In 2010, while I was pushing to break up big banks because they had become too powerful, I started to realize that the problem in America wasn’t just big banks, it was corporate monopolies. But it was hard to find a strong contemporary voice writing about it or thinking about it, without going back a few generations.

Then I found Barry C. Lynn and the Open Markets team at the New America Foundation in Washington, D.C. They were doing deep investigations into the agriculture industry, looking at Monsanto and Tyson, and they were looking into how big companies privatize courts through arbitration. They were also looking at a troubling new feature of our digital economy – the great power wielded by a handful of tech companies, including Amazon, Facebook, Apple, and Google. The Open Markets team was grounded not only in critique, but solutions: showing how old antitrust laws and principles could address the political and economic distortions caused by monopolies in our turbulent era.

In 2014, before running against Andrew Cuomo in the governor’s race in New York, I became a fellow of the Open Markets program, working out of their offices for three months and remaining affiliated after that brief residency. This small, brilliant team was doing what we need more of in America: introducing truly new ideas, following facts, proposing solutions, challenging power, and doing so with integrity, thoroughness, and imagination. The team’s ideas started filtering into American discourse — they were driving an intellectual revolution in the face of stagnation on left and right.

It turned out to be an unexpectedly perilous undertaking.

Lynn and his team pushed Democrats to embrace anti-monopoly as a serious policy issue, catalyzed a public debate about Amazon’s power, and spearheaded an intellectual revolution around antitrust enforcement to overturn the consumer welfare standard developed by Robert Bork. Even those who disagreed with Open Markets never questioned their integrity. As Cornell Law School Professor James Grimmelmann tweeted yesterday, “something unsettling and dangerous is happening in tech markets.” And while Grimmelmann often disagreed with Lynn and Open Markets, he added that “unless teams like Open Markets get the support and freedom they need to keep thinking and writing about it, NO ONE WILL.”

Apparently these ideas threatened Google.

In June, when the European Union fined Google $2.7 billion for abusing its dominant position to serve itself and quash competition, the Open Markets team put out a press statement that was entirely consistent with its longstanding position. It praised the EU’s action, and argued that American antitrust authorities should also look at Google’s use of its search power to leverage its influence in other markets.

New America’s leadership must have gotten an earful. Within 72 hours, New America’s president, Anne-Marie Slaughter, told Lynn that he — and all of us on the Open Markets team — had to leave. As the New York Times reported yesterday, Slaughter emailed Lynn to say that “the time has come for Open Markets and New America to part ways,” and the email accused Lynn of “imperiling the institution as a whole.” (After the Times story was published, Slaughter tweeted that the article was “false,” though she later added, “facts are largely right, but quotes are taken way out of context and interpretation is wrong.”)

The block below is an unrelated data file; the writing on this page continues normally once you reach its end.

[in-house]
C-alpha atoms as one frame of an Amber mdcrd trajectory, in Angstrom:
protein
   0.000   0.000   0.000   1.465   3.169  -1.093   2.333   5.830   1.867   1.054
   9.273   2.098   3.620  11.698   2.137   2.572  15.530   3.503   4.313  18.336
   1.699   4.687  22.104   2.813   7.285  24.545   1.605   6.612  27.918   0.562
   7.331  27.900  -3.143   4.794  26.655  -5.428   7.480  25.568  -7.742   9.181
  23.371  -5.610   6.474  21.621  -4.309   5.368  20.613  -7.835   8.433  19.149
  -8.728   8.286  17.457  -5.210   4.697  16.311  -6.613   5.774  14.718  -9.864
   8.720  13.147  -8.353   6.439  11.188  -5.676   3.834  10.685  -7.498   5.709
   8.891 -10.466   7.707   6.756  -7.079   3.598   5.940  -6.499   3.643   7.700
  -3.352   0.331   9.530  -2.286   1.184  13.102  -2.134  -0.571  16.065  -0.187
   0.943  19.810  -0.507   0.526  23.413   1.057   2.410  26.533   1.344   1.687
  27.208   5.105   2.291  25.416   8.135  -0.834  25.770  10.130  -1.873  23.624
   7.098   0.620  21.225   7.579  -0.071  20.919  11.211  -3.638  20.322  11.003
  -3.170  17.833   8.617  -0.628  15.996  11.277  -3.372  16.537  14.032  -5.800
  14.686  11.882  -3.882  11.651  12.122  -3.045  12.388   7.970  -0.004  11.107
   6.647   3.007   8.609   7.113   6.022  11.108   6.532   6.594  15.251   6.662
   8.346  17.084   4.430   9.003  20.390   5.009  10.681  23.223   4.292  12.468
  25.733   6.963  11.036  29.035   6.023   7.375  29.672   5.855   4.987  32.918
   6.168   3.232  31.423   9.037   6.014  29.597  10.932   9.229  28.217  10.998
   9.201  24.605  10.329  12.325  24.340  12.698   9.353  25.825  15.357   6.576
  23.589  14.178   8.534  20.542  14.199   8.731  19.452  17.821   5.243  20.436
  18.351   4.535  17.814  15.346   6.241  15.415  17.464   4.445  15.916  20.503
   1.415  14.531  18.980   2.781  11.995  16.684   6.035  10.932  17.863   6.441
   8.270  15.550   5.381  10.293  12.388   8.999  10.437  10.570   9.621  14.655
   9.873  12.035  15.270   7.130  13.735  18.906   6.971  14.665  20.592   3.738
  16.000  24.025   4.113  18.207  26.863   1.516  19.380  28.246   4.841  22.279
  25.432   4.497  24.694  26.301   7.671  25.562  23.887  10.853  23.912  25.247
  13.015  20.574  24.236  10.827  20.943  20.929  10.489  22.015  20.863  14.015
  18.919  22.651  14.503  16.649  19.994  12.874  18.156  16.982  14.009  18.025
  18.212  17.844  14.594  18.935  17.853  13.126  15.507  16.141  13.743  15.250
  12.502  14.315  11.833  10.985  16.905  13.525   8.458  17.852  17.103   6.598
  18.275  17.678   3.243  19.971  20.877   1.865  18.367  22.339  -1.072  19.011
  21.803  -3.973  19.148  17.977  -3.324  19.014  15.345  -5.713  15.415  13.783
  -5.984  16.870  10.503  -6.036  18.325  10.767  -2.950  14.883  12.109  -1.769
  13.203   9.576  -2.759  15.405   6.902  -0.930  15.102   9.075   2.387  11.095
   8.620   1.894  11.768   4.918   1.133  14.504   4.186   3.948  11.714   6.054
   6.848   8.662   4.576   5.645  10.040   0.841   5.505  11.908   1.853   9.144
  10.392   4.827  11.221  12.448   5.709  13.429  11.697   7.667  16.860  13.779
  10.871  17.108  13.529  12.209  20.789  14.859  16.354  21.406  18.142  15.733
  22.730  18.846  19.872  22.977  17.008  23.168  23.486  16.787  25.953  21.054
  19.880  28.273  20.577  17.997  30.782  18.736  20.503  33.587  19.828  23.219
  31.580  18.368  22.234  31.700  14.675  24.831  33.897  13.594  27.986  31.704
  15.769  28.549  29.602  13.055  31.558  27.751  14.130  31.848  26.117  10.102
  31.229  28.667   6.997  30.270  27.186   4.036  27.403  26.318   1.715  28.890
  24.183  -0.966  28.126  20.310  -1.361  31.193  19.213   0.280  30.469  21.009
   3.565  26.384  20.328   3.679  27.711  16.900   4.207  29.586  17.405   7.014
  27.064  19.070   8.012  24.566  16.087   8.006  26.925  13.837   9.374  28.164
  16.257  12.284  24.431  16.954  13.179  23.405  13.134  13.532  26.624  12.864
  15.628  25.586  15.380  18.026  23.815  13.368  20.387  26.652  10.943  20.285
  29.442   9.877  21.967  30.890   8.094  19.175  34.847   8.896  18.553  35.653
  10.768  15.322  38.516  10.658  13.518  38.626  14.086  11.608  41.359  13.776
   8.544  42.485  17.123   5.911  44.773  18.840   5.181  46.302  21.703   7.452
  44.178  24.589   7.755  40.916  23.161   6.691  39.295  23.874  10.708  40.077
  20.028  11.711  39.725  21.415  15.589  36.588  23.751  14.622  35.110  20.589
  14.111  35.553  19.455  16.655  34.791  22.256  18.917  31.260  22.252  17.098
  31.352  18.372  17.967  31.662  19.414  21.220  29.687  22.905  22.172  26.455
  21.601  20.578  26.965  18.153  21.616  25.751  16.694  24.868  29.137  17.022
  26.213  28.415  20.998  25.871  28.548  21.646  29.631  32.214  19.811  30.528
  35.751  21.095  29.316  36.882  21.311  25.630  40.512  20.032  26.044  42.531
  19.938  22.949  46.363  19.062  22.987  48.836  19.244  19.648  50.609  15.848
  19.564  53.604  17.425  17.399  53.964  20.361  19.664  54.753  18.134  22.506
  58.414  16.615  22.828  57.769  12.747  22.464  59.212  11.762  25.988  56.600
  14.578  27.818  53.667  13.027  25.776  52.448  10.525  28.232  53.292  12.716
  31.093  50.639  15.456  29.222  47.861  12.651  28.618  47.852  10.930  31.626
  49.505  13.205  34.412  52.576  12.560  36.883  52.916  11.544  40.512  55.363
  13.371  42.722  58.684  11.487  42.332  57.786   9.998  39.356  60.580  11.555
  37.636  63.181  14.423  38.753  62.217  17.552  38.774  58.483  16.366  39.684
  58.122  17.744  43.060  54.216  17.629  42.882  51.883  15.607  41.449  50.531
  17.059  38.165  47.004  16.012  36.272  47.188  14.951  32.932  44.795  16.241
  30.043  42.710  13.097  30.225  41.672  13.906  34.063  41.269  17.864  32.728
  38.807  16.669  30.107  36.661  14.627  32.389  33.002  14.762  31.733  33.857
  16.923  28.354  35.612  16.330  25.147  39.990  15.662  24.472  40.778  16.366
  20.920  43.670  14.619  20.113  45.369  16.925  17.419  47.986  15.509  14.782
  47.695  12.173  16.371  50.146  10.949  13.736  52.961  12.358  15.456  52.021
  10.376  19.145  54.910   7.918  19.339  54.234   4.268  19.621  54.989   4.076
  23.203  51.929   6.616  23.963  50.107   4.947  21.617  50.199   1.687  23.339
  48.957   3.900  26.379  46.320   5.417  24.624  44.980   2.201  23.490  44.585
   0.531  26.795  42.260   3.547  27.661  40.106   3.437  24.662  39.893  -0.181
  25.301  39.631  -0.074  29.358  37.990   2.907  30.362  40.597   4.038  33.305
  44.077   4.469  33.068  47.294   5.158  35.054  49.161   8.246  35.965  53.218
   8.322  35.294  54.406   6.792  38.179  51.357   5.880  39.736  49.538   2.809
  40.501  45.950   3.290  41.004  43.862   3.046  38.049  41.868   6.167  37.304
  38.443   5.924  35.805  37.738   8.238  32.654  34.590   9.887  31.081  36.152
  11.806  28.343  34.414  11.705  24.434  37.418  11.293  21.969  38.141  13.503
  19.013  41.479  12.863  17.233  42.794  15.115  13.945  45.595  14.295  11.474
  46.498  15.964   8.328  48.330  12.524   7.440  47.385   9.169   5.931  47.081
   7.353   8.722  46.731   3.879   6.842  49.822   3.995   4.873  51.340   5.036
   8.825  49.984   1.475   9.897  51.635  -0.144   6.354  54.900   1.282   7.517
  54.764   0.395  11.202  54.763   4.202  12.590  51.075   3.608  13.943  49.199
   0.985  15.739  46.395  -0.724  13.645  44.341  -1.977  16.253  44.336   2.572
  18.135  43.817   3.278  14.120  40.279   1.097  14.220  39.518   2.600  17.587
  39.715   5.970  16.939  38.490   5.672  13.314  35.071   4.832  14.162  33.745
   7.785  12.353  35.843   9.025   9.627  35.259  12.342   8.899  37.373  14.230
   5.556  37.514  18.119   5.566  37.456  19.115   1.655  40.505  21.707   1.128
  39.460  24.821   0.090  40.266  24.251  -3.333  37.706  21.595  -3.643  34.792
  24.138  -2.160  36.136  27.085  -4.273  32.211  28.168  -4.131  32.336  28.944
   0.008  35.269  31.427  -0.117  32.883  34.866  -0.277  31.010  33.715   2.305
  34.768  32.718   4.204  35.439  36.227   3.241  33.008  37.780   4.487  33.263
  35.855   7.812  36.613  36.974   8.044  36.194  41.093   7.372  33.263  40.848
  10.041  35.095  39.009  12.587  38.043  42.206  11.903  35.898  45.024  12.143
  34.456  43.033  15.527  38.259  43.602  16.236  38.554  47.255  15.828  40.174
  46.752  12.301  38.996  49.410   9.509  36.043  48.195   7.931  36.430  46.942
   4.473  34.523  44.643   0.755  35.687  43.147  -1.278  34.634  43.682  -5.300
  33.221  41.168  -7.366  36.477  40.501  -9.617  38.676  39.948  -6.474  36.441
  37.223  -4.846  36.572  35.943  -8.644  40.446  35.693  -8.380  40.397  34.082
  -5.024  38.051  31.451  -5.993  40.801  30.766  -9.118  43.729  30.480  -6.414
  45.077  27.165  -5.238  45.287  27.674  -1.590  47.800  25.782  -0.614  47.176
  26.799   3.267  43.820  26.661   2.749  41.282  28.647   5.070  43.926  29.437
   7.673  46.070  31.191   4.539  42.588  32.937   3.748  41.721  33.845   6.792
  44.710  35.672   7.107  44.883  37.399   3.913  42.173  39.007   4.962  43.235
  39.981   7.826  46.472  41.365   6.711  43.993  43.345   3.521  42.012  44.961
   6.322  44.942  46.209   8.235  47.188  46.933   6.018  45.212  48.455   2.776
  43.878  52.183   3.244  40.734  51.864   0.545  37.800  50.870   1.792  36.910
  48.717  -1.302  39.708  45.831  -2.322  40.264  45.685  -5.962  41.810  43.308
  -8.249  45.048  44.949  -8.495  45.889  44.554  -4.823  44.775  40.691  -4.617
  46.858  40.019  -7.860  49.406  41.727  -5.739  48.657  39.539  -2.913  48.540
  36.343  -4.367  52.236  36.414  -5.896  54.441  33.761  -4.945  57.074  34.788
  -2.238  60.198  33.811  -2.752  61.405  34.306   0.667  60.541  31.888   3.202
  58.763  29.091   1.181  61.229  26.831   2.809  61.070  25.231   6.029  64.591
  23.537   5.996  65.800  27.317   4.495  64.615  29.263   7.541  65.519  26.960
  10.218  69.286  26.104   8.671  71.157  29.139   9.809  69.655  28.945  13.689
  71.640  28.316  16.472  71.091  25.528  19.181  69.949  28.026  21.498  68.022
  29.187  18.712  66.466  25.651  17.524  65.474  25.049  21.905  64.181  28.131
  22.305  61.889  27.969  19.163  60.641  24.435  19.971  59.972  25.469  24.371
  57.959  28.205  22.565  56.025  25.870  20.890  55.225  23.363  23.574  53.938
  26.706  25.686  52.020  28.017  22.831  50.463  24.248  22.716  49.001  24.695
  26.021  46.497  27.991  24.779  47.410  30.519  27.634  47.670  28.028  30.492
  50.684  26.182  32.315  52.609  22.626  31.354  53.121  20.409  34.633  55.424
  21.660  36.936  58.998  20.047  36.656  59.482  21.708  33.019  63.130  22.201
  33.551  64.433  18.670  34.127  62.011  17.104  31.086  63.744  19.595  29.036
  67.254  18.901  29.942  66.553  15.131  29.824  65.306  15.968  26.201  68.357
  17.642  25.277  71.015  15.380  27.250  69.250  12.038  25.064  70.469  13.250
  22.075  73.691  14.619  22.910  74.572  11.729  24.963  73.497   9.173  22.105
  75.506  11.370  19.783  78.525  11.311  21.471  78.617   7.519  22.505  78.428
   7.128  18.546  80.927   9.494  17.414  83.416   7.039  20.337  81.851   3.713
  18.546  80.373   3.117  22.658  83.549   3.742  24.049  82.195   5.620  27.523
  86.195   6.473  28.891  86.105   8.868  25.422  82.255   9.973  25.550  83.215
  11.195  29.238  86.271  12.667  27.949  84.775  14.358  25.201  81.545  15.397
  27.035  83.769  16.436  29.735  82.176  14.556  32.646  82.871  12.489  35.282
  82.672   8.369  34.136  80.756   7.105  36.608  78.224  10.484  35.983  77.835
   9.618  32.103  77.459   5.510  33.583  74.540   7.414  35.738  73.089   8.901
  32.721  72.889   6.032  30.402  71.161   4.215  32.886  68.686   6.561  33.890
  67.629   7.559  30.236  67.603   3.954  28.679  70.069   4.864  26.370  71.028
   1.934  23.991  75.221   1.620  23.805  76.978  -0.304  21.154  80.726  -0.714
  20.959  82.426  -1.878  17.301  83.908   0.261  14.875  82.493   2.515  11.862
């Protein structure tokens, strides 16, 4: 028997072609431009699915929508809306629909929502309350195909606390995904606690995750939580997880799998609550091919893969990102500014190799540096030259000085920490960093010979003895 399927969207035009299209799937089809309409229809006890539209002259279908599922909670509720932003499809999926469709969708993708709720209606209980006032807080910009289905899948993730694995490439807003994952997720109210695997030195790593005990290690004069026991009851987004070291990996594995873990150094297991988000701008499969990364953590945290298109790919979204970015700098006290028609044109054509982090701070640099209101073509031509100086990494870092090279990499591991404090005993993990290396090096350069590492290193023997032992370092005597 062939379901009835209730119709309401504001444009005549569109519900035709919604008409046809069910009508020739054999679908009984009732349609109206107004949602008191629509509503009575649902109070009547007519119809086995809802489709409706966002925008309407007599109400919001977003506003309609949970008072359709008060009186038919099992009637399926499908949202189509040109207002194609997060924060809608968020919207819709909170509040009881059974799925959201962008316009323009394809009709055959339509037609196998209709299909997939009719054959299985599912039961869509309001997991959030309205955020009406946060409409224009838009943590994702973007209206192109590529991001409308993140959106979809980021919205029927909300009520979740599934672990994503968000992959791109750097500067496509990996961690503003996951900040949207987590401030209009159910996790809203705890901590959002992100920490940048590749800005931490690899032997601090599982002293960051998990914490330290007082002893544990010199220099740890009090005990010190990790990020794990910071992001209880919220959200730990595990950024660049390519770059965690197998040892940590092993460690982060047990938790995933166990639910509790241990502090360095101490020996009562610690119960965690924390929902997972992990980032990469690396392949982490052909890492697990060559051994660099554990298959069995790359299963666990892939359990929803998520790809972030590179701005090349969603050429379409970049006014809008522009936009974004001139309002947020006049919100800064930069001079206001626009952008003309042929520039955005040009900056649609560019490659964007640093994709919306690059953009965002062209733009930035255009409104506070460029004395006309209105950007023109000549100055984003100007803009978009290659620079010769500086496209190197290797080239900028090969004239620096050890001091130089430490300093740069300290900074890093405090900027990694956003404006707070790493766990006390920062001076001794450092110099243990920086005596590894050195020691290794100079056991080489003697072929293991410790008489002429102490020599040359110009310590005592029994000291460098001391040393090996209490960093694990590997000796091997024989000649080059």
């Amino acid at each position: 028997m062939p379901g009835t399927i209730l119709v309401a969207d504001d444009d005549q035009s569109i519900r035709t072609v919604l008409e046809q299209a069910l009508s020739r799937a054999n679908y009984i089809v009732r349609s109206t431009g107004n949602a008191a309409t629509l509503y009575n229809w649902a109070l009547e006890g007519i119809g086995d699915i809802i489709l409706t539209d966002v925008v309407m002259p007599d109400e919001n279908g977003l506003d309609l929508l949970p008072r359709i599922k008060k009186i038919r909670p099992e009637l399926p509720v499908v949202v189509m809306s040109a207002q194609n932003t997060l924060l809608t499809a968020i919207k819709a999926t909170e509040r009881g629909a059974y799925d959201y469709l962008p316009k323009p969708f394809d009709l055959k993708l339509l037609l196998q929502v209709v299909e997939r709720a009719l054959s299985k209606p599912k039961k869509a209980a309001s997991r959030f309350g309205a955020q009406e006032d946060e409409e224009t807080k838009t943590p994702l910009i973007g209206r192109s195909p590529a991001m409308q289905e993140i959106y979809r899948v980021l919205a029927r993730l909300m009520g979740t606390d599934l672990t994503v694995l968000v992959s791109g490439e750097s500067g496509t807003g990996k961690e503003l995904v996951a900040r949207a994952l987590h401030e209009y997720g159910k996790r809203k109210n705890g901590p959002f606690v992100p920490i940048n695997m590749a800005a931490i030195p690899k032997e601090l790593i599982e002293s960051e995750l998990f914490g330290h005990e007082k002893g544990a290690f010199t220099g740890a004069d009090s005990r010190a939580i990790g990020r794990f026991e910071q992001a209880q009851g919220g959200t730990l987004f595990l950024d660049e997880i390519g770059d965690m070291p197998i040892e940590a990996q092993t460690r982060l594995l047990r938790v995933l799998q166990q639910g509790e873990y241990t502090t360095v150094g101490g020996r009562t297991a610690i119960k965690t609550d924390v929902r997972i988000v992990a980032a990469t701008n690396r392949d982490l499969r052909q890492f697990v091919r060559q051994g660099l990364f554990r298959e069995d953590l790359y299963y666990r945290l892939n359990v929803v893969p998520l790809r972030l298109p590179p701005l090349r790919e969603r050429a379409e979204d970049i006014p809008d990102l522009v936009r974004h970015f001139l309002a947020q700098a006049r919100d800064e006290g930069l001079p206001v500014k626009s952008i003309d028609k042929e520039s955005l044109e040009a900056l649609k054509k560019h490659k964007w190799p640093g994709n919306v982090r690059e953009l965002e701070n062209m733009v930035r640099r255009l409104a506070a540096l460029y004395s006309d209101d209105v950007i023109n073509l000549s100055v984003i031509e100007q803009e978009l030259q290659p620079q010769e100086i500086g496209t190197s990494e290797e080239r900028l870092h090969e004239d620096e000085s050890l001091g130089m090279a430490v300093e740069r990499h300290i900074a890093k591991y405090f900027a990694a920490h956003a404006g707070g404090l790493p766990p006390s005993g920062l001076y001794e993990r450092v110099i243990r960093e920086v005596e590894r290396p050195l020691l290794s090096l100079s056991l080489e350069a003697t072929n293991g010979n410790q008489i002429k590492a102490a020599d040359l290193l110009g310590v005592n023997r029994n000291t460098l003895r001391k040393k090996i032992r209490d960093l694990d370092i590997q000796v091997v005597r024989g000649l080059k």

For years, Google has provided funding to New America as part of its philanthropic giving. According to the Times, more than $21 million came to New America from Google and from Eric Schmidt and his family foundation (Schmidt is the executive chairman of Google’s parent company, Alphabet). One would hope that Google would provide those funds in the best tradition of free thought: without ideological strings attached. But apparently the smallest dissent is too much to bear. Perhaps the Open Markets press release alone caused the rupture, or perhaps it was the last straw — while Open Markets had not spent as much time on Google as on other monopolies, Google may have realized the power of ideas, and worried that the anti-monopoly ideas shared by Lynn and the Open Markets team might be spreading.

One of the most important features of Lynn’s work is that he shows the connection between economic and political power. Monopolies threaten small business and beat up labor unions, but they also undermine all of our freedoms. Ironically, Google’s actions proved Lynn’s thesis better than any words can do — when a company becomes too powerful, it starts to act like a little prince, imagining that it can dictate ideas.

I was not a resident fellow, and my paycheck isn’t tied to Google’s actions. But I had kept my fellowship and worked with Open Markets on a regular basis — its work deeply informed my op-eds, scholarship, and talks. But, as of yesterday, my affiliation with New America is over, because Google apparently found the anti-monopoly project too threatening.

We will continue our work — I have agreed to be the board chair of a new organization, comprised of the same team, doing the same work. We will be launching in the fall, and I am helping to create a new digital campaign, Citizens Against Monopoly, to help channel the tremendous public concern that we know exists around monopoly power. Google’s actions make it more important than ever that we stand up to fight monopolies. At the end of the day, this is about freedom.

Top photo: A Google logo is seen through windows of Moscone Center in San Francisco during Google’s annual developer conference, Google I/O, in San Francisco on June 28, 2012.